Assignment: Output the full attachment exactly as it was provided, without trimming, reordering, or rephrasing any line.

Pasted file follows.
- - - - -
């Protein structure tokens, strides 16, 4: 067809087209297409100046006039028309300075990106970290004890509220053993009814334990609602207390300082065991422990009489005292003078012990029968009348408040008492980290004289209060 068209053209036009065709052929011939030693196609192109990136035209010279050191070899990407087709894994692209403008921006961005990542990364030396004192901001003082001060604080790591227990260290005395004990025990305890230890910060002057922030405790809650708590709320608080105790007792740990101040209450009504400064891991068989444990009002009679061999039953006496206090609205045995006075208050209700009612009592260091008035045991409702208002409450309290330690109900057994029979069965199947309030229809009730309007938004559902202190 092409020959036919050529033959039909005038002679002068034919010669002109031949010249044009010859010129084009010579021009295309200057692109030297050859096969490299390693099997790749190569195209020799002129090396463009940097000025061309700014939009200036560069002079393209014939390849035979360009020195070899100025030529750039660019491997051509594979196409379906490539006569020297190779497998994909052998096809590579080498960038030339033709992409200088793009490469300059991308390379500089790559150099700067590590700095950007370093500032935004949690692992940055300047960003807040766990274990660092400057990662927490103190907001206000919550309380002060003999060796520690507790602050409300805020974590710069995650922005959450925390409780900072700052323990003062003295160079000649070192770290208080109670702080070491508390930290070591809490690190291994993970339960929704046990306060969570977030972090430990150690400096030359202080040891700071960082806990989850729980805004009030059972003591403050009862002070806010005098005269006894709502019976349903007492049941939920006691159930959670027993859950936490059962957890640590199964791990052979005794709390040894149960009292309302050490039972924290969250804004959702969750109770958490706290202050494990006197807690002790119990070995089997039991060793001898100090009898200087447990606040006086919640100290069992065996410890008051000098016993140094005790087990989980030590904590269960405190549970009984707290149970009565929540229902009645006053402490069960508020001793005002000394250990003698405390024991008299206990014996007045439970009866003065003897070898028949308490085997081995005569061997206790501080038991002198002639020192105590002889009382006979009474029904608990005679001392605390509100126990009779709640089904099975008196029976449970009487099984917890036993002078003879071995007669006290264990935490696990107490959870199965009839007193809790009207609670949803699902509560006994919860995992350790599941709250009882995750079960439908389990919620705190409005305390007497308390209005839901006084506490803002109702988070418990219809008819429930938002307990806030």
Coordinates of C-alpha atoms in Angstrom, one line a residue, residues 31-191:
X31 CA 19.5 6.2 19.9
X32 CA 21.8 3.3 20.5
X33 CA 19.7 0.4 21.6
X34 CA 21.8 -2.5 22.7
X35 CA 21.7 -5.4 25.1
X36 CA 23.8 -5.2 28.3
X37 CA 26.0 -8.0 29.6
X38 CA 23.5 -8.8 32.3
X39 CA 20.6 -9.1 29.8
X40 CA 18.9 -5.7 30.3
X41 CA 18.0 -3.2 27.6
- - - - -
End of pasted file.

């Protein structure tokens, strides 16, 4: 067809087209297409100046006039028309300075990106970290004890509220053993009814334990609602207390300082065991422990009489005292003078012990029968009348408040008492980290004289209060 068209053209036009065709052929011939030693196609192109990136035209010279050191070899990407087709894994692209403008921006961005990542990364030396004192901001003082001060604080790591227990260290005395004990025990305890230890910060002057922030405790809650708590709320608080105790007792740990101040209450009504400064891991068989444990009002009679061999039953006496206090609205045995006075208050209700009612009592260091008035045991409702208002409450309290330690109900057994029979069965199947309030229809009730309007938004559902202190 092409020959036919050529033959039909005038002679002068034919010669002109031949010249044009010859010129084009010579021009295309200057692109030297050859096969490299390693099997790749190569195209020799002129090396463009940097000025061309700014939009200036560069002079393209014939390849035979360009020195070899100025030529750039660019491997051509594979196409379906490539006569020297190779497998994909052998096809590579080498960038030339033709992409200088793009490469300059991308390379500089790559150099700067590590700095950007370093500032935004949690692992940055300047960003807040766990274990660092400057990662927490103190907001206000919550309380002060003999060796520690507790602050409300805020974590710069995650922005959450925390409780900072700052323990003062003295160079000649070192770290208080109670702080070491508390930290070591809490690190291994993970339960929704046990306060969570977030972090430990150690400096030359202080040891700071960082806990989850729980805004009030059972003591403050009862002070806010005098005269006894709502019976349903007492049941939920006691159930959670027993859950936490059962957890640590199964791990052979005794709390040894149960009292309302050490039972924290969250804004959702969750109770958490706290202050494990006197807690002790119990070995089997039991060793001898100090009898200087447990606040006086919640100290069992065996410890008051000098016993140094005790087990989980030590904590269960405190549970009984707290149970009565929540229902009645006053402490069960508020001793005002000394250990003698405390024991008299206990014996007045439970009866003065003897070898028949308490085997081995005569061997206790501080038991002198002639020192105590002889009382006979009474029904608990005679001392605390509100126990009779709640089904099975008196029976449970009487099984917890036993002078003879071995007669006290264990935490696990107490959870199965009839007193809790009207609670949803699902509560006994919860995992350790599941709250009882995750079960439908389990919620705190409005305390007497308390209005839901006084506490803002109702988070418990219809008819429930938002307990806030």
Coordinates of C-alpha atoms in Angstrom, one line a residue, residues 31-191:
X31 CA 19.5 6.2 19.9
X32 CA 21.8 3.3 20.5
X33 CA 19.7 0.4 21.6
X34 CA 21.8 -2.5 22.7
X35 CA 21.7 -5.4 25.1
X36 CA 23.8 -5.2 28.3
X37 CA 26.0 -8.0 29.6
X38 CA 23.5 -8.8 32.3
X39 CA 20.6 -9.1 29.8
X40 CA 18.9 -5.7 30.3
X41 CA 18.0 -3.2 27.6